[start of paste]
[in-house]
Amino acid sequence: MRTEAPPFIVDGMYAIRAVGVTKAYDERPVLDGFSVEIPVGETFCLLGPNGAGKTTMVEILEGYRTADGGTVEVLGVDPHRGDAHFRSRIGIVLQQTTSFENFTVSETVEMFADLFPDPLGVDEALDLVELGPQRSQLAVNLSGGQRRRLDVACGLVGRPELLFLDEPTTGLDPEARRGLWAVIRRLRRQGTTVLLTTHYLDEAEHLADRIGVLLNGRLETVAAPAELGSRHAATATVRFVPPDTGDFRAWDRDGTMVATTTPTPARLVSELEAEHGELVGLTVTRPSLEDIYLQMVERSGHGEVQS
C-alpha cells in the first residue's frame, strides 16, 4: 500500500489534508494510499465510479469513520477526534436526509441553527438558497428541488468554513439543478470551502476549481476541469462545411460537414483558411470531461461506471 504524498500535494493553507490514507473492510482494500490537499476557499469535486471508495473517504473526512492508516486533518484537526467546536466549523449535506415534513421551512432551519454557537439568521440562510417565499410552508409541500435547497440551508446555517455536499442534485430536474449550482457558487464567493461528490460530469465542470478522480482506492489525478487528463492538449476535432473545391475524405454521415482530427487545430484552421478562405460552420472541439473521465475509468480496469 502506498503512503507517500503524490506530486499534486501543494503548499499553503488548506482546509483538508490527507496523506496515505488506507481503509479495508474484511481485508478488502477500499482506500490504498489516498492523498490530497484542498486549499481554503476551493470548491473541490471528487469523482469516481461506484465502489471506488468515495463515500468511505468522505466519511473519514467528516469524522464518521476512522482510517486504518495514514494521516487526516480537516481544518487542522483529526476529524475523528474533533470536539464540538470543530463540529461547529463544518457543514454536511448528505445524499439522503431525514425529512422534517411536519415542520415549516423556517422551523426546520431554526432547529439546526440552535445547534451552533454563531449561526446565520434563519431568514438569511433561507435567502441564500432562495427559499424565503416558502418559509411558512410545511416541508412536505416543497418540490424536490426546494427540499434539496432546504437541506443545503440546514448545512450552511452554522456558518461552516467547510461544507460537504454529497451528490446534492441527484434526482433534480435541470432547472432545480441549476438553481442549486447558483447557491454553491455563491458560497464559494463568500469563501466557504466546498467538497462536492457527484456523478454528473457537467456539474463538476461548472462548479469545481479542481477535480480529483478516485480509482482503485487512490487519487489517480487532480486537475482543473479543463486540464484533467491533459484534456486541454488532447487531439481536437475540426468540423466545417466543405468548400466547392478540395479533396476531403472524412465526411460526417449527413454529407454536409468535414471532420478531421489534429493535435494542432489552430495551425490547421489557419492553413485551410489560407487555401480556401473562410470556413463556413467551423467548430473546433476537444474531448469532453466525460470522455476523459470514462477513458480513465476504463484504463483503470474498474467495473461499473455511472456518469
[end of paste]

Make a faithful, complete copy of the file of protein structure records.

[in-house]
Amino acid sequence: MRTEAPPFIVDGMYAIRAVGVTKAYDERPVLDGFSVEIPVGETFCLLGPNGAGKTTMVEILEGYRTADGGTVEVLGVDPHRGDAHFRSRIGIVLQQTTSFENFTVSETVEMFADLFPDPLGVDEALDLVELGPQRSQLAVNLSGGQRRRLDVACGLVGRPELLFLDEPTTGLDPEARRGLWAVIRRLRRQGTTVLLTTHYLDEAEHLADRIGVLLNGRLETVAAPAELGSRHAATATVRFVPPDTGDFRAWDRDGTMVATTTPTPARLVSELEAEHGELVGLTVTRPSLEDIYLQMVERSGHGEVQS
C-alpha cells in the first residue's frame, strides 16, 4: 500500500489534508494510499465510479469513520477526534436526509441553527438558497428541488468554513439543478470551502476549481476541469462545411460537414483558411470531461461506471 504524498500535494493553507490514507473492510482494500490537499476557499469535486471508495473517504473526512492508516486533518484537526467546536466549523449535506415534513421551512432551519454557537439568521440562510417565499410552508409541500435547497440551508446555517455536499442534485430536474449550482457558487464567493461528490460530469465542470478522480482506492489525478487528463492538449476535432473545391475524405454521415482530427487545430484552421478562405460552420472541439473521465475509468480496469 502506498503512503507517500503524490506530486499534486501543494503548499499553503488548506482546509483538508490527507496523506496515505488506507481503509479495508474484511481485508478488502477500499482506500490504498489516498492523498490530497484542498486549499481554503476551493470548491473541490471528487469523482469516481461506484465502489471506488468515495463515500468511505468522505466519511473519514467528516469524522464518521476512522482510517486504518495514514494521516487526516480537516481544518487542522483529526476529524475523528474533533470536539464540538470543530463540529461547529463544518457543514454536511448528505445524499439522503431525514425529512422534517411536519415542520415549516423556517422551523426546520431554526432547529439546526440552535445547534451552533454563531449561526446565520434563519431568514438569511433561507435567502441564500432562495427559499424565503416558502418559509411558512410545511416541508412536505416543497418540490424536490426546494427540499434539496432546504437541506443545503440546514448545512450552511452554522456558518461552516467547510461544507460537504454529497451528490446534492441527484434526482433534480435541470432547472432545480441549476438553481442549486447558483447557491454553491455563491458560497464559494463568500469563501466557504466546498467538497462536492457527484456523478454528473457537467456539474463538476461548472462548479469545481479542481477535480480529483478516485480509482482503485487512490487519487489517480487532480486537475482543473479543463486540464484533467491533459484534456486541454488532447487531439481536437475540426468540423466545417466543405468548400466547392478540395479533396476531403472524412465526411460526417449527413454529407454536409468535414471532420478531421489534429493535435494542432489552430495551425490547421489557419492553413485551410489560407487555401480556401473562410470556413463556413467551423467548430473546433476537444474531448469532453466525460470522455476523459470514462477513458480513465476504463484504463483503470474498474467495473461499473455511472456518469